Open Source Phones May Have Brighter Futures Than You Think
Three years ago, In a post here on OStatic, I asked this question: "Is It Too Late for an Open Source Challenge to Android?" And now, as we've been covering recently, a number of players are seeking to answer that question. Mobile phones based on Mozilla's Firefox OS and Ubuntu are imminent, as are smartphones based on Tizen Linux. There are other smaller players in the mix as well.
As these phones based on open platforms hit the market, it remains to be seen whether the open source community might embrace them. In a sign that the community might just do that, respondents to a recent survey said that of all major mobile operating systems, they would prefer Ubuntu on their phones.
The folks over at FOSS Force ran a survey that yielded hundreds of responses and asked mobile users which of these operating systems they would prefer on their phones: Symbian, Ubuntu, Android, Windows, Firefox OS, iOS, MeeGo, Mer, Blackberry 10 and Other. According to the results announcement:
"Ubuntu was the clear winner here, garnering 140 votes or 59% of those cast – which was down from 66% in the previous poll. In second place was Android with 34 votes, 14% of the total, which was consistent with the previous poll. Firefox OS took third place, with 20 votes or 8% of the total."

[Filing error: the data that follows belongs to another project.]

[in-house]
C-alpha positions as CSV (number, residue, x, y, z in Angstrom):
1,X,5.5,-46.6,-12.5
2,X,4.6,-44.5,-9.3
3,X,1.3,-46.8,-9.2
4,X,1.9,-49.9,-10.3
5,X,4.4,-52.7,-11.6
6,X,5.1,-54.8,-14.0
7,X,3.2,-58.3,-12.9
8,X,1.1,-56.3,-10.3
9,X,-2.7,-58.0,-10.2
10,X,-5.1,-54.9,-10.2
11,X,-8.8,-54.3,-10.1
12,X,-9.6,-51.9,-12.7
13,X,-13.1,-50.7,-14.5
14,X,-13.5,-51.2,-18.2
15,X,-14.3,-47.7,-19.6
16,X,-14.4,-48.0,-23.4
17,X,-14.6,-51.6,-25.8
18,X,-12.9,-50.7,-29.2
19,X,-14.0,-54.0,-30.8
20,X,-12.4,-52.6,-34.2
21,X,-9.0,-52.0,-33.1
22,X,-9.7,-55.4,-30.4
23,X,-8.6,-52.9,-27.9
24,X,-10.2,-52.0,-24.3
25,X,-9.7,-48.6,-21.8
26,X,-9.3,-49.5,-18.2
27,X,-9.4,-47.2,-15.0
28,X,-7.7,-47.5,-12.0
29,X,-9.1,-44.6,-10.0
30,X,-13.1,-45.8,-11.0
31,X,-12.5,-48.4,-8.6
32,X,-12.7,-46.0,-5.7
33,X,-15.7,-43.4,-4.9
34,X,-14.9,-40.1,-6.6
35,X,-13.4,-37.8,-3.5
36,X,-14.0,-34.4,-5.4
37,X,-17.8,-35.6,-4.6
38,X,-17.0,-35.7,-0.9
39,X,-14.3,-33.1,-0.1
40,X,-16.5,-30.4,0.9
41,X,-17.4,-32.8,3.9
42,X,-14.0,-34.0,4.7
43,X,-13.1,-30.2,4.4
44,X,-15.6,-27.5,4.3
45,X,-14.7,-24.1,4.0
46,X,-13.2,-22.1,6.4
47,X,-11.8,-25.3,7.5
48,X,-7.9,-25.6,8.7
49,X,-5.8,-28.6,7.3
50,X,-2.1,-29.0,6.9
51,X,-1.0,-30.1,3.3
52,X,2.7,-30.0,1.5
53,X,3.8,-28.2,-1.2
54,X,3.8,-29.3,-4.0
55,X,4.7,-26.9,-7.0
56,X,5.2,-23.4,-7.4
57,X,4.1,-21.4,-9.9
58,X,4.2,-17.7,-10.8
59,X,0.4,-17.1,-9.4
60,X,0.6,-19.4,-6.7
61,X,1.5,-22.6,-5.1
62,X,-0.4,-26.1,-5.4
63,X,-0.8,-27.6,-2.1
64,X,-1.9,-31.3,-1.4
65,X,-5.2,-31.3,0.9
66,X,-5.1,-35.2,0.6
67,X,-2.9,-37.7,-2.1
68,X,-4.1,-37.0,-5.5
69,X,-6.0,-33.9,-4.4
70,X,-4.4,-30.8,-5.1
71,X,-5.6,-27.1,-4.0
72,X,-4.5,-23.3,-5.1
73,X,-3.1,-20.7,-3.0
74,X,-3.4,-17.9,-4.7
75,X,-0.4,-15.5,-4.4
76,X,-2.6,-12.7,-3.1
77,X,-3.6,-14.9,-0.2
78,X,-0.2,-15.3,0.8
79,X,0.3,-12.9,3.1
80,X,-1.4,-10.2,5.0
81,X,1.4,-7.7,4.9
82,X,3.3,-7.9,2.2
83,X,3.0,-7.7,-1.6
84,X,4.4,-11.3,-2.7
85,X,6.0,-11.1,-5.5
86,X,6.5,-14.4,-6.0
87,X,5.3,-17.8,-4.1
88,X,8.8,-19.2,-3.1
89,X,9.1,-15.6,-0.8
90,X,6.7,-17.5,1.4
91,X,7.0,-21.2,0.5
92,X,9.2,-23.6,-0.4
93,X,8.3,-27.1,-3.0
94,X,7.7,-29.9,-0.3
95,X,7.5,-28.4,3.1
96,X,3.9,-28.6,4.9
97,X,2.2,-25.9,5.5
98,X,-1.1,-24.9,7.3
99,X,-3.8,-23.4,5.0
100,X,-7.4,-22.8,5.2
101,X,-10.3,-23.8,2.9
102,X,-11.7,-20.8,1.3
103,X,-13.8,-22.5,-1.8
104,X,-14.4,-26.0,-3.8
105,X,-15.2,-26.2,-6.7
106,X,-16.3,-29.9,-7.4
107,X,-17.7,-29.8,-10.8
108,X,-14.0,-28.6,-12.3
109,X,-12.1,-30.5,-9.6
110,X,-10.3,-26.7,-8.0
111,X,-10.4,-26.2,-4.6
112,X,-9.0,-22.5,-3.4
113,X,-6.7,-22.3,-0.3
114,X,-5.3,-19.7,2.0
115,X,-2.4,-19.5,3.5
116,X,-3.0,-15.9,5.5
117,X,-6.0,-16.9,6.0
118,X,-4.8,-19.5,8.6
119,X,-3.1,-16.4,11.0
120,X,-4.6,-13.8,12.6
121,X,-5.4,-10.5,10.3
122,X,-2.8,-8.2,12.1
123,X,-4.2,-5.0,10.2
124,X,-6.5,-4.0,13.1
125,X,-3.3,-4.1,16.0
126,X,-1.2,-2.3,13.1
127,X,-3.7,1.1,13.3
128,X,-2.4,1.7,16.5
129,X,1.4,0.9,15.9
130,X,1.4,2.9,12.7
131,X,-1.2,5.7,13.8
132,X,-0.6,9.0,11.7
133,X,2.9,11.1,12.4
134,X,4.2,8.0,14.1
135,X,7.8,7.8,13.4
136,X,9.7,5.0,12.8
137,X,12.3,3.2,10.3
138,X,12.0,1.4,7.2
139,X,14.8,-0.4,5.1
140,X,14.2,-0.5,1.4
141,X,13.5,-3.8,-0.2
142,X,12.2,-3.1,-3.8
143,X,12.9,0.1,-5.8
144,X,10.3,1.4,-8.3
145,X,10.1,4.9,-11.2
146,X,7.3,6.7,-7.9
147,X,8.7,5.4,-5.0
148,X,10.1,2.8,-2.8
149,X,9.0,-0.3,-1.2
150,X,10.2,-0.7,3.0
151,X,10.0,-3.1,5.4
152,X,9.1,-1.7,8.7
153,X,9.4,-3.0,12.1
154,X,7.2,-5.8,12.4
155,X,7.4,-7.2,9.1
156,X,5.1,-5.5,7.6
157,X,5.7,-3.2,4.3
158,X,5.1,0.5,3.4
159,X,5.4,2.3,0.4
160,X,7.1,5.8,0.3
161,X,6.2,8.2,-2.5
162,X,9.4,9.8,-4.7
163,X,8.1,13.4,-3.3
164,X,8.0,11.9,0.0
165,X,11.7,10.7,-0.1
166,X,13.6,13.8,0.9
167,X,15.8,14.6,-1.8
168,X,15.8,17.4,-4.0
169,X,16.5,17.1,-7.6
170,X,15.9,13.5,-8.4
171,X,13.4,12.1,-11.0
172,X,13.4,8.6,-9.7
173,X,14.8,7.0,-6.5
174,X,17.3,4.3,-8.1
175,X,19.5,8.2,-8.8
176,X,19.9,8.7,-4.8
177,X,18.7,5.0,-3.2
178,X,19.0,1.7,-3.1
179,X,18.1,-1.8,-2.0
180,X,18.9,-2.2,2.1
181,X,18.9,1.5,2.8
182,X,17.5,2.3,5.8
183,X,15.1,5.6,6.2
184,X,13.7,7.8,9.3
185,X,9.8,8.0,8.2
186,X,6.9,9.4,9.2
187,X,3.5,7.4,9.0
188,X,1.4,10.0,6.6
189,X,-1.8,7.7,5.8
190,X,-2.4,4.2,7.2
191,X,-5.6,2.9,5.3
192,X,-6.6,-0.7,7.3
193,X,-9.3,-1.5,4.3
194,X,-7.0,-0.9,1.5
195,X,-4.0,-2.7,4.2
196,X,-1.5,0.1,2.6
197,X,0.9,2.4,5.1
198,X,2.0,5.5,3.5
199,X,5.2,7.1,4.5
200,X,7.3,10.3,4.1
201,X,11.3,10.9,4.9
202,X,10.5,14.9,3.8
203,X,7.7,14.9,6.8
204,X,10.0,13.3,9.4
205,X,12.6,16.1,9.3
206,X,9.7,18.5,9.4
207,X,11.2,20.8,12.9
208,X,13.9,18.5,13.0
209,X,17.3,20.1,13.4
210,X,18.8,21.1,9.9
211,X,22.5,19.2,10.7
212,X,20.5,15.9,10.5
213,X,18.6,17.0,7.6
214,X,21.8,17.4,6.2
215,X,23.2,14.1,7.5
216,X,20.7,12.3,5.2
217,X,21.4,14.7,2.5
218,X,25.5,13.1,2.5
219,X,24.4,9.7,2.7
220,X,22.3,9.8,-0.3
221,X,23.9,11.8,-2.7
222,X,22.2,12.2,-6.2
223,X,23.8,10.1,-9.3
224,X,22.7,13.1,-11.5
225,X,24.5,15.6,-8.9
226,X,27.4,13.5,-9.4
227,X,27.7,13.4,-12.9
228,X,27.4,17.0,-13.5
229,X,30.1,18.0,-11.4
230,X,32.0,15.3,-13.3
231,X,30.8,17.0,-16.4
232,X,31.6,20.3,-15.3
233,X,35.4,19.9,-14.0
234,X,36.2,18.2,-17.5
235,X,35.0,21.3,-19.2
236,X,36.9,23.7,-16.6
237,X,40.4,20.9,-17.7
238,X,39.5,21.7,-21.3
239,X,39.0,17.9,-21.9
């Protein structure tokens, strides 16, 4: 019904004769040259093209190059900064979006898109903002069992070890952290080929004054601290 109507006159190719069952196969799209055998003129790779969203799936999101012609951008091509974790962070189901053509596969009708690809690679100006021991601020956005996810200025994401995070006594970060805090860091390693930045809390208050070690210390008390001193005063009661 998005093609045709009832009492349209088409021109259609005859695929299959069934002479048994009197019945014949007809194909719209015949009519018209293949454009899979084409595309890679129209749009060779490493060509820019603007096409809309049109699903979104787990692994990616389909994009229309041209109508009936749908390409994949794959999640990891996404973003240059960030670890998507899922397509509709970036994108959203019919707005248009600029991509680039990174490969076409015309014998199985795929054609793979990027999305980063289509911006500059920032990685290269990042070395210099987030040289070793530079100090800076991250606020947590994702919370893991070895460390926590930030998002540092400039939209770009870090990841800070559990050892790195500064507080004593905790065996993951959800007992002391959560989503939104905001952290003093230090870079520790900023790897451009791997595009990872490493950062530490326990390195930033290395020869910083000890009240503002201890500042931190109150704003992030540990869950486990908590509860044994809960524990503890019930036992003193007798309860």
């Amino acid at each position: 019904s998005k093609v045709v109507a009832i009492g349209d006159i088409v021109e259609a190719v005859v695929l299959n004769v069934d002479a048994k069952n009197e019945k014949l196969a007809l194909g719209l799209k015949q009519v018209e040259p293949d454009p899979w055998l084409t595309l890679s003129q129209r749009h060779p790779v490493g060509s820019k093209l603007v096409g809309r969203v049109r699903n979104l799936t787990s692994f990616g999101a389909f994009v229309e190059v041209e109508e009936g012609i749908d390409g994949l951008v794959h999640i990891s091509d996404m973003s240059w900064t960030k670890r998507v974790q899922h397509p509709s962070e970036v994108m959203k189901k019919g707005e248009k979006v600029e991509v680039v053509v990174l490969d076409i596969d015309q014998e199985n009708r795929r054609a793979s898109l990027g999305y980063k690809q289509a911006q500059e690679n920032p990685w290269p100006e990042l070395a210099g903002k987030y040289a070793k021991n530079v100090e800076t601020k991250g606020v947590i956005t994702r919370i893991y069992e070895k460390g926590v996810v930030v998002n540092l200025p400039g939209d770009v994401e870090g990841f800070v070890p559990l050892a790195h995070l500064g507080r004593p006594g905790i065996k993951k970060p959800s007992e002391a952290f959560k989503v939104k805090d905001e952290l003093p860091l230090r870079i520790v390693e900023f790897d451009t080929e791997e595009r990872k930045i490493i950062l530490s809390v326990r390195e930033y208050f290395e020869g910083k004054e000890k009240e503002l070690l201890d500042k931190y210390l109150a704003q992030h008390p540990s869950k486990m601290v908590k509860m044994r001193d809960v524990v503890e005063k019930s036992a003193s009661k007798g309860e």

Of course, it should be noted that this survey was taken a FOSS-friendly site, so the bias toward open source might be in play in the results, but nevertheless, we've had our eyes on Firefox OS and Ubuntu as dark horses in the mobile phone wars for some time. Jon Buys discussed the advantages of Ubuntu phones in this post. And, potential users have already expressed much enthusiasm about Firefox OS phones.
The challenge for these phones is going to be getting app developers to deliver compelling apps quickly. There are many of those for established mobile operating systems, and that's where the competition will be. The early word is, though, that the FOSS community itself might drive the success of open source mobile operating systems.